When you hear the word “scam,” you probably remember that one time your Uncle Marty sent $2,000 to your supposed kidnappers after receiving an urgent email. Or maybe you think about texts you’ve received telling you that you’ve won a gift card or that your bank account is frozen.
Scams aren’t limited to one-time emails, phone calls, or text messages. They aren’t always easy to identify. Whenever you make any changes to your business, you need to be aware of any potential scams that could affect your company.
When it comes to expanding your company to international shipping, there are several scams you could fall victim to if you’re not careful. Here are the most common scams and what you can do to avoid them.
1. Imposter freight companies
Not every freight forwarding company is legitimate. Imposters are all over the internet, posing as more reputable freight companies or pretending to be earnest when they’re actually looking to steal your money.
Whenever you’re looking for a freight company to work with, make sure you vet all candidates thoroughly to make sure they’re trustworthy.
How to avoid this scam: There are a few strategies you can adopt to determine whether a freight forwarding company is legitimate:
- Check the company’s URL to see if it is trying to imitate a well-known freight company or if it is part of a free web domain such as Wix or Hubspot. Real freight companies typically have their own domain.
- Read through the site and look for typos or content stolen from other sites.
- Evaluate the logo. If it is blurry or low-quality, chances are the company is meant to scam people.
- Do some research to make sure the freight company you’re looking at is not the same as another more established company. If you search the company name and another company comes up, that’s a big red flag.
2. Fraudulent returns
In 2019, one 22-year-old scammed Amazon out of $370,000. How did he do it? He would order an item, register it to be returned, and then send back a box filled with dirt that was the exact same weight as the item. He would receive the refund from Amazon and resell the unreturned item. What made this possible was Amazon’s slowness to open the returned boxes and discover the dirt.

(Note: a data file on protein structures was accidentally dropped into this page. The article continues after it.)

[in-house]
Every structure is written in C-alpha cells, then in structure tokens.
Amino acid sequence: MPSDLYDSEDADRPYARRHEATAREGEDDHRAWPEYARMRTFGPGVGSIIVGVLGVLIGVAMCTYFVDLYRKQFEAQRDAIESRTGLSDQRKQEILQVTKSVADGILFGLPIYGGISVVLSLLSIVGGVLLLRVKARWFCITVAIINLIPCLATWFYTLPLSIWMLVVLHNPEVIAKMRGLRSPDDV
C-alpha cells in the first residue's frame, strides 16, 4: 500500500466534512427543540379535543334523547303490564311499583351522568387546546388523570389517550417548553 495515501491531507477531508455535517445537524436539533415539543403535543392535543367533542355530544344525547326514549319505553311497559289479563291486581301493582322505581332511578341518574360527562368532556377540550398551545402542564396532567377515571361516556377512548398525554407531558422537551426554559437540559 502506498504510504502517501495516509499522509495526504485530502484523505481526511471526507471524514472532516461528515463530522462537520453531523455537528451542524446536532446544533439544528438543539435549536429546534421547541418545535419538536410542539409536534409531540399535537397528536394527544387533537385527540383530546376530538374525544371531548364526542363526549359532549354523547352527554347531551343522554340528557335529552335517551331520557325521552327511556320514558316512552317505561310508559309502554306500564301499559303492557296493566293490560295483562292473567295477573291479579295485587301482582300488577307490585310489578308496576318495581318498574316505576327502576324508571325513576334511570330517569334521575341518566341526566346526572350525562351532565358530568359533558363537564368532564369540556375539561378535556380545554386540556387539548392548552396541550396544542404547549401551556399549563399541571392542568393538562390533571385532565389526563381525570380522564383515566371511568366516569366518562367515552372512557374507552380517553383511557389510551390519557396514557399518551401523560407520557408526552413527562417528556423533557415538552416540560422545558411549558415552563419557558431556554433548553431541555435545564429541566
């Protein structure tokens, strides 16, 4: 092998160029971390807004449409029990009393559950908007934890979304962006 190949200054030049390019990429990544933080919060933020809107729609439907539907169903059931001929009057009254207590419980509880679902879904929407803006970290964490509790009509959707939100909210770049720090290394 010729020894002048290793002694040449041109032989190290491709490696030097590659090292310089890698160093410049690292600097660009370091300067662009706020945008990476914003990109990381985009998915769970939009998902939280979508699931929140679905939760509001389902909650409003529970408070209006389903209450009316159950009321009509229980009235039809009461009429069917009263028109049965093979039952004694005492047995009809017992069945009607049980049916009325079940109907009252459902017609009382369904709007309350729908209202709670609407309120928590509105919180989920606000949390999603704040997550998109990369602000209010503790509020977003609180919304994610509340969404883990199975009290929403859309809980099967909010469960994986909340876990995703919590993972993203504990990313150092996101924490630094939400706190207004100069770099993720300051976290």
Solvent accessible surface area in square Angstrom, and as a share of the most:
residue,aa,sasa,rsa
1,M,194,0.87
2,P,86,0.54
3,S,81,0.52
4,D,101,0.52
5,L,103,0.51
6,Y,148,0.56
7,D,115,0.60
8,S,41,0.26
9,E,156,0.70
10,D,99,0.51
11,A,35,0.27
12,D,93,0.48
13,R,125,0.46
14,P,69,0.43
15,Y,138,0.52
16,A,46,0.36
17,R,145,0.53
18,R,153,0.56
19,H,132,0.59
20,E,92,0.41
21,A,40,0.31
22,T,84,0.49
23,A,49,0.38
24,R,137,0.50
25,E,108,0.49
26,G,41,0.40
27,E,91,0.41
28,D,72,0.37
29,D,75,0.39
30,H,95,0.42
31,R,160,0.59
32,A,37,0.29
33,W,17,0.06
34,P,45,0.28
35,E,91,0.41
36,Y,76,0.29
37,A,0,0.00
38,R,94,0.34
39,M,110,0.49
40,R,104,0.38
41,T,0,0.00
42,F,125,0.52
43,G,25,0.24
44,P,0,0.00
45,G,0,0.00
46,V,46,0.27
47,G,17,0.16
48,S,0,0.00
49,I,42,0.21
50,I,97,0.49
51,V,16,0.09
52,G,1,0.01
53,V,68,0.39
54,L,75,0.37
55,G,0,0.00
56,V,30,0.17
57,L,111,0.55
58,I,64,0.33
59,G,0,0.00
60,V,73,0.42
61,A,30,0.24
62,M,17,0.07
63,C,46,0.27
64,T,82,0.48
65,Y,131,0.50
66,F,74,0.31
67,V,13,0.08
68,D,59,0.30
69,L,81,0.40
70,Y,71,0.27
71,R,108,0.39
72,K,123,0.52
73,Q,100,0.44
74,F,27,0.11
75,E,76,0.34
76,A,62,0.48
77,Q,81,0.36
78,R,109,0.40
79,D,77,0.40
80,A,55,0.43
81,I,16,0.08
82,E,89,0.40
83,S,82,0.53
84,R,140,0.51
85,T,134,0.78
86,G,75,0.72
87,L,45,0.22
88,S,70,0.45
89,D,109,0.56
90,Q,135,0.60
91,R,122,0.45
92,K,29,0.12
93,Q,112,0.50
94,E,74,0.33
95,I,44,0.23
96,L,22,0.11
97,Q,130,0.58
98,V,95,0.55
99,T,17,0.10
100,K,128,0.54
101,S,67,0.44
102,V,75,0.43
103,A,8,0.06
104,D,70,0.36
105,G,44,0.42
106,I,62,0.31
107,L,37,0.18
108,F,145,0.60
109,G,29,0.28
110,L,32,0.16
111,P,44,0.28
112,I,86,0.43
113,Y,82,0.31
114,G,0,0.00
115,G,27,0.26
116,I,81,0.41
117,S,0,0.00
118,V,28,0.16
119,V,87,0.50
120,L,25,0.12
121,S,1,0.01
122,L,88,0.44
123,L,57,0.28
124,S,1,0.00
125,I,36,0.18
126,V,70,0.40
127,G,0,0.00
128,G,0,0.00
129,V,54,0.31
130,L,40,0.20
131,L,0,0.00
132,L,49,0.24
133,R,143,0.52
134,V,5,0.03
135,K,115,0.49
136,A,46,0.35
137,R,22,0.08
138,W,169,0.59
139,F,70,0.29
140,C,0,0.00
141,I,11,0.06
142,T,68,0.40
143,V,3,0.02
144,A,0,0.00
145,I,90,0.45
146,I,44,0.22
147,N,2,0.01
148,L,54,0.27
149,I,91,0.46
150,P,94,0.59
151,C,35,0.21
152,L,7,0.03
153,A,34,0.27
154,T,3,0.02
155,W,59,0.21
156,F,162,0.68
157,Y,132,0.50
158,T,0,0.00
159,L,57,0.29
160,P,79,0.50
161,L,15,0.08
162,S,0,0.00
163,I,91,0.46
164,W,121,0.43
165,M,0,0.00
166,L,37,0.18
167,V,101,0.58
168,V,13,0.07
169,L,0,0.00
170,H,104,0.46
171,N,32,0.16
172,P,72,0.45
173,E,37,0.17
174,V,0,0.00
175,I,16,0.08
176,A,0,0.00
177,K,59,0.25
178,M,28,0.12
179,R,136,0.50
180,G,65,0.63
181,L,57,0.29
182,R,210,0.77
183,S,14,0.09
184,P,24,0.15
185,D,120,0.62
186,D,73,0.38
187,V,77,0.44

This probably doesn’t happen all that often, but it’s important to have policies in place to ensure your returns process remains effective.
How to avoid this scam: The returns process becomes a little more complicated once you expand to international shipping. Make sure you create a returns policy that puts your customers first but also lowers the risk of fraud. Specify that an item must be in excellent condition to be returned. Factor in company time for processing returns quickly and efficiently. Remember, customers value a simple returns process.
3. Fake addresses
Sometimes, scammers will use a fake international address to trick you. If you’re not careful, you could face charges of fraud for shipping your products to this fake address.
Be on the lookout if your customer inputs a shipping address and then asks you to ship the product to an address in another country. While this is not always fraud, it could be a scam.
How to avoid this scam: Check every international address to make sure it’s authentic. If you have any questions about an address, ask your customer. Most of the time, your customers are trustworthy people who want to give your products a try.
4. Counterfeit customs fees charges
While this may not affect you directly as a seller, your customers might suffer from counterfeit customs fees charges. It’s often necessary for international buyers to pay customs fees to the country they live in. The problem comes when a scammer asks for customs fees to be paid via PayPal, Venmo, or money order.
The typical way to be notified of customs fees is to receive a notice from the customs office in the country you’re in. If you’re asked to pay the customs fee online, you will go to the customs office’s official website.
How to avoid this scam: Although your company may not be directly impacted by this scam, you may receive customer complaints if this happens to them when they order your products. It’s best to put a notice on your website that informs your customers how and when they’ll pay customs fees. Whenever you have a customer from a country you don’t usually ship to, make sure the customer is aware of that country’s policies.
5. Denying Bill of Lading
Some fake freight companies will conduct business in a way that seems normal…until your goods are loaded at the port. Then, the scammers will refuse to give you a Bill of Lading (BOL), which is an important document that proves the goods have been received. Without a BOL, no one will be able to claim the shipment at the port of destination.
In order to get the BOL, you will be asked to pay a specific amount of money to the scammer or risk losing your shipment entirely. Trustworthy freight companies will provide you with a BOL without extra fees.
How to avoid this scam: Fake freight companies will often offer to ship your goods at an incredibly low rate. Don’t be tempted by this “bargain”…you’ll make up for it in costly fees later on. Before you decide on a freight forwarder, have a proper idea of what your shipment should cost. That way, you won’t be sucked into a scam.
Are you looking for someone to help your business with importing and exporting? At BorderBuddy, we offer great solutions for international businesses of all sizes. Give us a call today.